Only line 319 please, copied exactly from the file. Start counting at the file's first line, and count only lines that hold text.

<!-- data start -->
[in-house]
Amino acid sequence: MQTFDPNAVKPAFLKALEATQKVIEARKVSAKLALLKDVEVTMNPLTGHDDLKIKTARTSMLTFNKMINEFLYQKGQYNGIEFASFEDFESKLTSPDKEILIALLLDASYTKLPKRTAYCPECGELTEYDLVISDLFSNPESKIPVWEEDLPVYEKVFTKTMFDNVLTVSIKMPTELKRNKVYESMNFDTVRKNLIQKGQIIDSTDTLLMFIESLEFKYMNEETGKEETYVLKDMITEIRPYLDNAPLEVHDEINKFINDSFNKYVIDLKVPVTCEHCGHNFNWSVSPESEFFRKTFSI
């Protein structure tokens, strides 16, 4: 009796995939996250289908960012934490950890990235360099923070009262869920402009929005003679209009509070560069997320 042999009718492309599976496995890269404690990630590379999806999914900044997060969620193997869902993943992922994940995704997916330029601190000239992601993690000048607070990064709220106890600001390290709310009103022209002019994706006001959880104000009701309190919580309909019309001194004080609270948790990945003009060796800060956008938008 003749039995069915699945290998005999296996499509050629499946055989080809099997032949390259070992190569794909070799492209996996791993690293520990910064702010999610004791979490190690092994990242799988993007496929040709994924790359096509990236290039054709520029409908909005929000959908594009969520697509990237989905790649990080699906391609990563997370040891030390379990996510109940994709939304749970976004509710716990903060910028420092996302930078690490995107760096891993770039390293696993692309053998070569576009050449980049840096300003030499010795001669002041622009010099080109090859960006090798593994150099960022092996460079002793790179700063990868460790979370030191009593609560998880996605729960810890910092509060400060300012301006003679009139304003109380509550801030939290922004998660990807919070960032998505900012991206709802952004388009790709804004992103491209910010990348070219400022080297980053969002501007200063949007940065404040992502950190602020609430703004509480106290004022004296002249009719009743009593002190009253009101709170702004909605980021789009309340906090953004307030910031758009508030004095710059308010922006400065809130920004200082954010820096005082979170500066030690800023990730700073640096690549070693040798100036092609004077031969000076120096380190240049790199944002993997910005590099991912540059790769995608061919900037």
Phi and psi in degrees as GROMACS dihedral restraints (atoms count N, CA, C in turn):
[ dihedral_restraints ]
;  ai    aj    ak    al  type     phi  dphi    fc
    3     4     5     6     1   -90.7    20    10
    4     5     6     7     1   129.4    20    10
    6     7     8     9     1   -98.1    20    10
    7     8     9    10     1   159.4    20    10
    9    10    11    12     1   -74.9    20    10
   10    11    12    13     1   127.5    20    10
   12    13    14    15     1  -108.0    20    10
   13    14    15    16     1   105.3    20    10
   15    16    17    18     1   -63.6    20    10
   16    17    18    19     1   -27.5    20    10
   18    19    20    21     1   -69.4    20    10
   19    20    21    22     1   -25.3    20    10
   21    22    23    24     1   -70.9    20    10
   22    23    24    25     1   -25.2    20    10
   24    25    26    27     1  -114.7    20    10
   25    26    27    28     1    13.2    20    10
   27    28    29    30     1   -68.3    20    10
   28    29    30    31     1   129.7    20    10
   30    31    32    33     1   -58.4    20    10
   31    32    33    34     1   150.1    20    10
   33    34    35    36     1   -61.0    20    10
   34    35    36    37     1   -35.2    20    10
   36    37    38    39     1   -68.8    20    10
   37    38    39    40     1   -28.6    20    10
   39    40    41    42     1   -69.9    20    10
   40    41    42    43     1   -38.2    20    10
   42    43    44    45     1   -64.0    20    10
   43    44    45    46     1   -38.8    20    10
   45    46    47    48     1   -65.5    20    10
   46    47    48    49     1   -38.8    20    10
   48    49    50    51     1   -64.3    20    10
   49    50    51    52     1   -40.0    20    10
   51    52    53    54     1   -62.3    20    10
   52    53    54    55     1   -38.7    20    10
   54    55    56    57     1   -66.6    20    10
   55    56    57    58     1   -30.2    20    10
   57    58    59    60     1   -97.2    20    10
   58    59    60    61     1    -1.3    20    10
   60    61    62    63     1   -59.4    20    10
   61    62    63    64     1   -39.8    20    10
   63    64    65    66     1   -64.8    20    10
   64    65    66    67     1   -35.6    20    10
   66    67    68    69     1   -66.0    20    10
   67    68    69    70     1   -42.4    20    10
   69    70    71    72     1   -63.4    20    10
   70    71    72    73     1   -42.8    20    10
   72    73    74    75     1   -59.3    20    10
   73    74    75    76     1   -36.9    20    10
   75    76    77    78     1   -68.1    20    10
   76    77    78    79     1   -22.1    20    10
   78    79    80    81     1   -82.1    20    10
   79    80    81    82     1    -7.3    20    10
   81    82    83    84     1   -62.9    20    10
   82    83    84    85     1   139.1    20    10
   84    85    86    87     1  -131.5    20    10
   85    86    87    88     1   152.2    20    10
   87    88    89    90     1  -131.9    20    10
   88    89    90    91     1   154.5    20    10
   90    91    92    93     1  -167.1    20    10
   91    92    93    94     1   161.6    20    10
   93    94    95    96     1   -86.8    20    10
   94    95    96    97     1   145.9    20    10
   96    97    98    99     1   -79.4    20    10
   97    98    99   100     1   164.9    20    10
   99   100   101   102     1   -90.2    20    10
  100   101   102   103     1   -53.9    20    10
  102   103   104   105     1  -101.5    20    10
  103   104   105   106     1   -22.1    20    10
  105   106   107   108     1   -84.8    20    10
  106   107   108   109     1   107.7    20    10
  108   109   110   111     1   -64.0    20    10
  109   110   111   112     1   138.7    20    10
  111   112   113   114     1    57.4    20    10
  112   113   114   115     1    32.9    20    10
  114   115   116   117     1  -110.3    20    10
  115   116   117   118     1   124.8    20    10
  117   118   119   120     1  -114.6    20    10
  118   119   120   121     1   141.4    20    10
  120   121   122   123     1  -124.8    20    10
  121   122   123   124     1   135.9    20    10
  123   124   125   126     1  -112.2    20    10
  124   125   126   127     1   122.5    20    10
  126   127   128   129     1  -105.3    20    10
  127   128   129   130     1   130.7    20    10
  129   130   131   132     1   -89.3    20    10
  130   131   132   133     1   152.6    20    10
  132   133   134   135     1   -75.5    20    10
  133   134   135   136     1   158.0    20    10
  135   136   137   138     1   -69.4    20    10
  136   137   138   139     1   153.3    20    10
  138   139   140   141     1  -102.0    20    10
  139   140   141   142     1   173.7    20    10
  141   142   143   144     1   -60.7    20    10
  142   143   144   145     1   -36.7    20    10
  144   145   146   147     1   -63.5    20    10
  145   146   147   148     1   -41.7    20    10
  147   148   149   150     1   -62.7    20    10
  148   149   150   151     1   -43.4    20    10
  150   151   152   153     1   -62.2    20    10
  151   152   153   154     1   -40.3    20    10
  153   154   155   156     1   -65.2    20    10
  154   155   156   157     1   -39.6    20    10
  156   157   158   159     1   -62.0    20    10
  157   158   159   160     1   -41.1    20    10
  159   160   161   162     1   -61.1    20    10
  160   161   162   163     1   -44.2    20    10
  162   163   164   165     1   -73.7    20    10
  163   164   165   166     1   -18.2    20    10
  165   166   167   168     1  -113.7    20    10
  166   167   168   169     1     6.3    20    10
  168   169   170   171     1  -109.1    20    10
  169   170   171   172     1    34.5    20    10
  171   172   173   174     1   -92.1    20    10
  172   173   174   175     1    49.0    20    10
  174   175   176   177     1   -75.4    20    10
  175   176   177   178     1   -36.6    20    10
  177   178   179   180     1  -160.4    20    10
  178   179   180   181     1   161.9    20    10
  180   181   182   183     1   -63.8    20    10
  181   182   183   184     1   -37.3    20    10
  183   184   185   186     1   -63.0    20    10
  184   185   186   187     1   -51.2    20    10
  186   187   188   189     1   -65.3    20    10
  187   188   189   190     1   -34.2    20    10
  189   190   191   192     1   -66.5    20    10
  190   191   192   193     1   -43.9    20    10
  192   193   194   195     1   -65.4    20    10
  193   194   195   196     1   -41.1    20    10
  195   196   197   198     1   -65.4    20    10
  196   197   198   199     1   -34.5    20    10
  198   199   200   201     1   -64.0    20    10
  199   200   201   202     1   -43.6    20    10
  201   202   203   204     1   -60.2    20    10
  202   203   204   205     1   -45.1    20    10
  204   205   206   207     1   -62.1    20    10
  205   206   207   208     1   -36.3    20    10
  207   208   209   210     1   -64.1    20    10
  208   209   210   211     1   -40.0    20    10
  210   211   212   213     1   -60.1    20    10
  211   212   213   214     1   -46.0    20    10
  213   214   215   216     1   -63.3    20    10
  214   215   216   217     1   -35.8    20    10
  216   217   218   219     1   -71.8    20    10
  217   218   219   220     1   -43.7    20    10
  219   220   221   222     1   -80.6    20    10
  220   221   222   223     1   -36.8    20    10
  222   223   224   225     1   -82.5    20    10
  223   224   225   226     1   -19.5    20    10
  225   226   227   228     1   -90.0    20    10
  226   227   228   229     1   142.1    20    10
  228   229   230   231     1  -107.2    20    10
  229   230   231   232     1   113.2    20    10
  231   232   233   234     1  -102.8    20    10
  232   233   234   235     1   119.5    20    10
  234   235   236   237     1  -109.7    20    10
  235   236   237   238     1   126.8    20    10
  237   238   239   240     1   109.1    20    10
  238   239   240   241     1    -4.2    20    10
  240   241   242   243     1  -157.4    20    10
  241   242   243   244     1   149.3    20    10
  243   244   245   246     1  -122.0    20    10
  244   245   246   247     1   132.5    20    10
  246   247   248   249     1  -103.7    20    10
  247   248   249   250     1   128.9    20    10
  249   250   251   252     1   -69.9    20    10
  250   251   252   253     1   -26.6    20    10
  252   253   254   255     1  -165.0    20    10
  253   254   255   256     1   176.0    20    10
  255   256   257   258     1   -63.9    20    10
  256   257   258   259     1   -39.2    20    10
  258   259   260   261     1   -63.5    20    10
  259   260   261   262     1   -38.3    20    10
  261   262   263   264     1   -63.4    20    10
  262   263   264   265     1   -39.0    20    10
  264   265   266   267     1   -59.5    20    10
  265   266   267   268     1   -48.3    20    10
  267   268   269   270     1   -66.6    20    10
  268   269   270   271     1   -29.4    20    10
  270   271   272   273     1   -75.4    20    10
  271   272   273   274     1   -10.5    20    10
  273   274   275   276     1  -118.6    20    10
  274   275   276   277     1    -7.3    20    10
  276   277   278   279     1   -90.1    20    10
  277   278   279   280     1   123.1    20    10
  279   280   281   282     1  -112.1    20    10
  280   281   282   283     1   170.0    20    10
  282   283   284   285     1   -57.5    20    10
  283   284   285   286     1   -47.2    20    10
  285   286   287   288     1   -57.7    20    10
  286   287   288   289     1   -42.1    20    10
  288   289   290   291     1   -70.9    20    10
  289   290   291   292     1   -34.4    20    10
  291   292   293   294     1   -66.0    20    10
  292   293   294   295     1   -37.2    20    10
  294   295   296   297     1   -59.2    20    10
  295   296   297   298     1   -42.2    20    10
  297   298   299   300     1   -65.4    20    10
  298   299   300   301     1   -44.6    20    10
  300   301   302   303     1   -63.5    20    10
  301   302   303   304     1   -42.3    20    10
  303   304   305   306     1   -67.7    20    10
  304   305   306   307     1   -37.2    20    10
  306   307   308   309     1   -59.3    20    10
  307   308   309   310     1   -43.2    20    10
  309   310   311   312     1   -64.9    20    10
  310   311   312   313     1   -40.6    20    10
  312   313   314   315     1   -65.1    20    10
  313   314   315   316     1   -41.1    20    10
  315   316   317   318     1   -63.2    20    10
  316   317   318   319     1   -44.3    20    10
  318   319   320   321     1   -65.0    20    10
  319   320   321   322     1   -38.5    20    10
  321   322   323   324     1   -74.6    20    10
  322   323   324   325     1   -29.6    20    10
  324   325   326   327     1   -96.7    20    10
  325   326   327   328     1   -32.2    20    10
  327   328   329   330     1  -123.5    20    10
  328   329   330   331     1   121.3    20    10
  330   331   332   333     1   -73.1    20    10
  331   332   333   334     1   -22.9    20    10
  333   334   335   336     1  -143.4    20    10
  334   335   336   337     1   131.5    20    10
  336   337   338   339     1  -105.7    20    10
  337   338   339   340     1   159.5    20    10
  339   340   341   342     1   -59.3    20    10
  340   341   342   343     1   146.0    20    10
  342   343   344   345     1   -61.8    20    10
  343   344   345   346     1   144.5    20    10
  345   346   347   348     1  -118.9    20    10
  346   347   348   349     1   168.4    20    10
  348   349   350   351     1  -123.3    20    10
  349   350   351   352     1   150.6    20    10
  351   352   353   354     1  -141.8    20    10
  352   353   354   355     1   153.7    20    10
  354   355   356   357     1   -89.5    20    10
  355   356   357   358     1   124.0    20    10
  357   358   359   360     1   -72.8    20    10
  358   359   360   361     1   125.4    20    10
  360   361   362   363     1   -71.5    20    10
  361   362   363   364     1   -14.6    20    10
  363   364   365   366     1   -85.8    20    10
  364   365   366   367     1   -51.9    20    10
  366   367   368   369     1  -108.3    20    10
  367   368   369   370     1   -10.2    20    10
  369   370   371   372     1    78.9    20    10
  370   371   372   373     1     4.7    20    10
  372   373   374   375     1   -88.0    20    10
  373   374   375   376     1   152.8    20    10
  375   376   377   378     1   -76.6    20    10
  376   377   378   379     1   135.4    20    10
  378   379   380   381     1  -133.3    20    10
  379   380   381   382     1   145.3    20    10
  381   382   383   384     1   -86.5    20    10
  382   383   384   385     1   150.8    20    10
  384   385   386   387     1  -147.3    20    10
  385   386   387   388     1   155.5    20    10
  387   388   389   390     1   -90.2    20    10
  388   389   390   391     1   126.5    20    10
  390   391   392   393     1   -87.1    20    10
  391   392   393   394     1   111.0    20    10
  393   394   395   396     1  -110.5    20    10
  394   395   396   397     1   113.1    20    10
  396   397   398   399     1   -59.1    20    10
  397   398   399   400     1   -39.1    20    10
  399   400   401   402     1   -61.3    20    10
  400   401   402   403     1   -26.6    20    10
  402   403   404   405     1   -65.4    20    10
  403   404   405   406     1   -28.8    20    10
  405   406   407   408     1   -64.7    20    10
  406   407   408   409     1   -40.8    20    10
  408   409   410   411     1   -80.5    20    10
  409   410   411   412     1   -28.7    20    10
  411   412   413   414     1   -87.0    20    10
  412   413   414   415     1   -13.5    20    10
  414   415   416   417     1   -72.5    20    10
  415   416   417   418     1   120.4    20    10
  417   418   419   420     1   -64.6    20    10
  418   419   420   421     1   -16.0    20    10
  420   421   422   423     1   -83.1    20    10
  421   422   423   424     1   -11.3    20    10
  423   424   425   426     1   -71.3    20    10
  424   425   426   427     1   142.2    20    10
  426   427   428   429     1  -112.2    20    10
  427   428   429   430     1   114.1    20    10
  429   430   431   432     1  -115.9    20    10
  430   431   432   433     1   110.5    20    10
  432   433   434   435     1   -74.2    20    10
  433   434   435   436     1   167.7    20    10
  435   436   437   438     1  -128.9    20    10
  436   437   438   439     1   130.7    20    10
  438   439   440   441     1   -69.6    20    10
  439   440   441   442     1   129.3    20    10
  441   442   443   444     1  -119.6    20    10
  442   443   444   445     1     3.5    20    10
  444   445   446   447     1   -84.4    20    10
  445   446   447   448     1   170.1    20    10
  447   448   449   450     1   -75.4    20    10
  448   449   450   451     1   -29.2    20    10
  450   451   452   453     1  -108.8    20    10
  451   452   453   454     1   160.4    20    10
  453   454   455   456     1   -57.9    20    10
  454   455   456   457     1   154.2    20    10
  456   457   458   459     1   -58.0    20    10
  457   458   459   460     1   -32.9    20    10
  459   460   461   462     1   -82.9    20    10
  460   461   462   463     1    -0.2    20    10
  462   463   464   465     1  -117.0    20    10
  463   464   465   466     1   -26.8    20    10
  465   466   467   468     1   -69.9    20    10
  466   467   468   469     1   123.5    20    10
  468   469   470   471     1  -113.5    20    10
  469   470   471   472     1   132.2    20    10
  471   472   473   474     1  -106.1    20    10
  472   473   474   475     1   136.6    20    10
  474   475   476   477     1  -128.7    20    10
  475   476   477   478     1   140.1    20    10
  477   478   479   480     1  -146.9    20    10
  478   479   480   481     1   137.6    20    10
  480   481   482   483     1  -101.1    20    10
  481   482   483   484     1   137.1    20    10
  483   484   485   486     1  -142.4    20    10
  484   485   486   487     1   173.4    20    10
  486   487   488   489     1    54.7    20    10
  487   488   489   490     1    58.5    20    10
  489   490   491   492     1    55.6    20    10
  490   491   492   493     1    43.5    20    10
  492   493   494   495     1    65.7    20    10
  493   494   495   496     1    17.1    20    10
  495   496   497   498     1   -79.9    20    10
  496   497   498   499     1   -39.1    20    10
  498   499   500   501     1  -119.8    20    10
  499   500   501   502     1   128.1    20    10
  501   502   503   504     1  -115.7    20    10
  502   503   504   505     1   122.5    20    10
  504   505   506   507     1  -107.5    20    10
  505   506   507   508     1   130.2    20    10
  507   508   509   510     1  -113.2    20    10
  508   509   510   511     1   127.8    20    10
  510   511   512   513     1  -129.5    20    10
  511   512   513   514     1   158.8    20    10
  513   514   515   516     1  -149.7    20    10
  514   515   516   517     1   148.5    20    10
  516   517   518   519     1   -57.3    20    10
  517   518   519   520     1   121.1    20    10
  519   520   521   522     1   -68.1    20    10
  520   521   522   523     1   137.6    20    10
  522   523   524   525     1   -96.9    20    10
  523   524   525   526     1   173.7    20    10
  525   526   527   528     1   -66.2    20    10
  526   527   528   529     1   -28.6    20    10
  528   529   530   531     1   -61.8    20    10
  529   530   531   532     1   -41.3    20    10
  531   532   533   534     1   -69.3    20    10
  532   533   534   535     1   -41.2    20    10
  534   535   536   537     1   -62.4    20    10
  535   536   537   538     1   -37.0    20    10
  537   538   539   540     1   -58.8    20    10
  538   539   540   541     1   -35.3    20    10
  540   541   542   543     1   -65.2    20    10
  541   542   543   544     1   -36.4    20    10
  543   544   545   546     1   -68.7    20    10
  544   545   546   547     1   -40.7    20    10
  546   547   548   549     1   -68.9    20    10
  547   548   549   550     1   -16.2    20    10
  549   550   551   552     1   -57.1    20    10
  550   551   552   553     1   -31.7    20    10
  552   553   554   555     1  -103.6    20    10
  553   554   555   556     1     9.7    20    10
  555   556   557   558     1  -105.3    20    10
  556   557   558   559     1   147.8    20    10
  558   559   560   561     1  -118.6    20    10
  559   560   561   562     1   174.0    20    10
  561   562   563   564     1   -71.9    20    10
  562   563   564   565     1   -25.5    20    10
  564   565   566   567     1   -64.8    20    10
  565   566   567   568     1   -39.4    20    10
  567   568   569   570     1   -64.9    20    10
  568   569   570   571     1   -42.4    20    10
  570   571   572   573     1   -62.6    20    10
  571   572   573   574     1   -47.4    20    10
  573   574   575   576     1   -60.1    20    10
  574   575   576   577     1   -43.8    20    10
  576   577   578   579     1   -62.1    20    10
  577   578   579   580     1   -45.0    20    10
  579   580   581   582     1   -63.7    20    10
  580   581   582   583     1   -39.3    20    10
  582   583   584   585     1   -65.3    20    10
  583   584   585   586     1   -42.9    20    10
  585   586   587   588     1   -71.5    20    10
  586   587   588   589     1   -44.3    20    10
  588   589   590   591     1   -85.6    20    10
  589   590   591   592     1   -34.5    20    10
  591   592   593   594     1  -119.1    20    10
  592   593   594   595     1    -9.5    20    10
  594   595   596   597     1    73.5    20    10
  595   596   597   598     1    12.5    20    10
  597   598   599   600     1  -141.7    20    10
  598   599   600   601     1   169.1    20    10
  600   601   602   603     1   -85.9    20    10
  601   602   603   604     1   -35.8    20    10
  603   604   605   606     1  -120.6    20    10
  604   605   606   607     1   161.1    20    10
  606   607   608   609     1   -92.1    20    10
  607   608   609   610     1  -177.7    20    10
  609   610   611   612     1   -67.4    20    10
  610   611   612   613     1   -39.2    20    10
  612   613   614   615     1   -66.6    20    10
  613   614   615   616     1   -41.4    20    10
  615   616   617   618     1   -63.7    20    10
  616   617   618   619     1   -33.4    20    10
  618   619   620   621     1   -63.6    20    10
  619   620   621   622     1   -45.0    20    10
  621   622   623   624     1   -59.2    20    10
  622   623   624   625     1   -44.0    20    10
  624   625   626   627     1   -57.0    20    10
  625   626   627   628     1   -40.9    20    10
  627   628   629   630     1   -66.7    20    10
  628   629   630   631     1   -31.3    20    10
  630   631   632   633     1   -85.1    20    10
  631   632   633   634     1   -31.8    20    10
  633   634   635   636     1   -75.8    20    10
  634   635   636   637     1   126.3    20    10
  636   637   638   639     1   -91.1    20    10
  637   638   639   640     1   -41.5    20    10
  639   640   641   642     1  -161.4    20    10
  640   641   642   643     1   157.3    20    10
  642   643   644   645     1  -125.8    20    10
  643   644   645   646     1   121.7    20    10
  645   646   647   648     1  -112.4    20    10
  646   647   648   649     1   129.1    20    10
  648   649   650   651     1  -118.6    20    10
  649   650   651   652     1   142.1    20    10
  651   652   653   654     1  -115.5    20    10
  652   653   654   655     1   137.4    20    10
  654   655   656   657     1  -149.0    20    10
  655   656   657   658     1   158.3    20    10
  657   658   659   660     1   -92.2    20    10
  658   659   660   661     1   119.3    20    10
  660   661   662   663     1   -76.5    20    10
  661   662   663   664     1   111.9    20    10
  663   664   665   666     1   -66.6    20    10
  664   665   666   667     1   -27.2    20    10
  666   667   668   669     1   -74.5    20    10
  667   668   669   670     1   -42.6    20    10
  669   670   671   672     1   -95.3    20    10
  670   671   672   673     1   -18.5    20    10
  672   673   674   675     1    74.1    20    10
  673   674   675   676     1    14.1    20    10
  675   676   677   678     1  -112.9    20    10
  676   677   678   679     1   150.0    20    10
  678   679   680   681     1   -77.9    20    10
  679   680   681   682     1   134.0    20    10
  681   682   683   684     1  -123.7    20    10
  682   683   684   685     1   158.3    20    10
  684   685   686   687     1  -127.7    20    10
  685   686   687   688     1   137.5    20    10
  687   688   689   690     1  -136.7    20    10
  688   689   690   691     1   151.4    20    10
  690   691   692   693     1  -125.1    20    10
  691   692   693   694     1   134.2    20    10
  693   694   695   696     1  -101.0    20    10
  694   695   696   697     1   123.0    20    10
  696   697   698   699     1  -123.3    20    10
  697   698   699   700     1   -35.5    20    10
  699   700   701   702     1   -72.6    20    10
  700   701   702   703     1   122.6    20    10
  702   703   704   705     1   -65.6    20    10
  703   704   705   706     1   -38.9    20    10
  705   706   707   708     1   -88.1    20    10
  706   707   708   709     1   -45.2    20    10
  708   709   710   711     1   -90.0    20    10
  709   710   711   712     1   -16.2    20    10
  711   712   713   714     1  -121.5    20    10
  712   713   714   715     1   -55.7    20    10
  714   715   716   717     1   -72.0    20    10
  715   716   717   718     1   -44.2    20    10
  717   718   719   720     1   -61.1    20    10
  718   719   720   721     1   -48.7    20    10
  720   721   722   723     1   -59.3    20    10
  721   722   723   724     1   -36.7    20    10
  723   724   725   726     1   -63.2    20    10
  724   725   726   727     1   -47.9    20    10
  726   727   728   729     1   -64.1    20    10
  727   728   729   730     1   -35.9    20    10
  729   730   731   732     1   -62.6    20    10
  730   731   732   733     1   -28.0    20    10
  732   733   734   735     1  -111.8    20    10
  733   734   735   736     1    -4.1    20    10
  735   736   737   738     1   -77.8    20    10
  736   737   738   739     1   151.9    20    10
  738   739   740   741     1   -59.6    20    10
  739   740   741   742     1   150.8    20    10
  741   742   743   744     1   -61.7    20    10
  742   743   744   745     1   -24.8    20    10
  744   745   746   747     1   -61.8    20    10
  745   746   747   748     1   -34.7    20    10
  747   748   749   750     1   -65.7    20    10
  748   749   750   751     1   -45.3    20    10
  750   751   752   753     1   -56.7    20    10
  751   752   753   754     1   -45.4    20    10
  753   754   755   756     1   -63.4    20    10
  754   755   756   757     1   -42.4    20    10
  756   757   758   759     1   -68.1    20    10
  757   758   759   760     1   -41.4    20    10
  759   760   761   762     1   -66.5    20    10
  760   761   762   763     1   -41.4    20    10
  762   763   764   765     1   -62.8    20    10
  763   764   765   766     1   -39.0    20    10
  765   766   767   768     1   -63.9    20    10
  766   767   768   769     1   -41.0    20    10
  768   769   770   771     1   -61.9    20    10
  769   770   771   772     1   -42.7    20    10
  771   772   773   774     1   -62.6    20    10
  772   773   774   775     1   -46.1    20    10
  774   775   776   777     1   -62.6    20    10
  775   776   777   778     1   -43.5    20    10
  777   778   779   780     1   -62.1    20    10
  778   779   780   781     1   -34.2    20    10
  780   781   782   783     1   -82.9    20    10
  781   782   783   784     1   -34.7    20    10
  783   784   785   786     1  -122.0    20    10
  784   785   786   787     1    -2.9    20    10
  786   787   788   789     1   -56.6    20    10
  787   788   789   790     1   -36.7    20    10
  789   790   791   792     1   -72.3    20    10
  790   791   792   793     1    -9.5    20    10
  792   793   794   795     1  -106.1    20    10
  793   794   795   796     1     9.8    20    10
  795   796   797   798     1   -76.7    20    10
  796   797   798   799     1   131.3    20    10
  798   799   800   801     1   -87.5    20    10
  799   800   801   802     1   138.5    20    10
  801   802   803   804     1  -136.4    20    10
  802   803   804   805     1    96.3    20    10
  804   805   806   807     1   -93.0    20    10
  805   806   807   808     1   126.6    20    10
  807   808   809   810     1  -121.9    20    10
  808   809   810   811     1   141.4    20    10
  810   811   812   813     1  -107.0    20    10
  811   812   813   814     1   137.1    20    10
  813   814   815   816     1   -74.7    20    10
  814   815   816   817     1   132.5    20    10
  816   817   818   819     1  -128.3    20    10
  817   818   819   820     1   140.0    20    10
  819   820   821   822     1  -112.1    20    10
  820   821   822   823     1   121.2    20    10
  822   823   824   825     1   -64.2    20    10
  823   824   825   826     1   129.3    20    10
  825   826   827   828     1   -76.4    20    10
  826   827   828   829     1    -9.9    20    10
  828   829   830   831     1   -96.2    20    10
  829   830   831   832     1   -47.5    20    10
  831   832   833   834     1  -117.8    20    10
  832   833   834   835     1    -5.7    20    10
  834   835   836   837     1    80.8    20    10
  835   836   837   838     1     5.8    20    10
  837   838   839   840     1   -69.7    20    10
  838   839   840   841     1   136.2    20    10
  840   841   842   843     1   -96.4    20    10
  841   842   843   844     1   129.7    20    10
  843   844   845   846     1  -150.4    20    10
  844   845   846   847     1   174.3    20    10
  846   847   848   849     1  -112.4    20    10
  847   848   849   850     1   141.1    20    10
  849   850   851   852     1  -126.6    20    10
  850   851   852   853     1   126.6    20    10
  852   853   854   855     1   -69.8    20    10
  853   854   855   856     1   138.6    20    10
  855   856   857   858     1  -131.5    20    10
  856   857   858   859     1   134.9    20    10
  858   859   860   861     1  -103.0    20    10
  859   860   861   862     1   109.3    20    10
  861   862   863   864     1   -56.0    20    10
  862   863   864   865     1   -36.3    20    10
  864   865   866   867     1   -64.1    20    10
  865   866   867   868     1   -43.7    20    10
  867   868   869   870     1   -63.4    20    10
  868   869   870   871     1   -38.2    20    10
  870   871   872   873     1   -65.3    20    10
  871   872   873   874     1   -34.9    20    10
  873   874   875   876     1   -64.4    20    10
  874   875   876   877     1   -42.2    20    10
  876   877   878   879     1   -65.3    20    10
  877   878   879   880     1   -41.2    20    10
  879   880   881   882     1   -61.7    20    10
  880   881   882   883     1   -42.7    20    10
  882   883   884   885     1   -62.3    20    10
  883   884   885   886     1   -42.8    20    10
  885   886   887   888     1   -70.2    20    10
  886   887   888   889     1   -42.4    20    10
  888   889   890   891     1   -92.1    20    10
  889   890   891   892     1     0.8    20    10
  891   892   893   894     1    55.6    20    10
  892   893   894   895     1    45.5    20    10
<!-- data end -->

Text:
  471   472   473   474     1  -106.1    20    10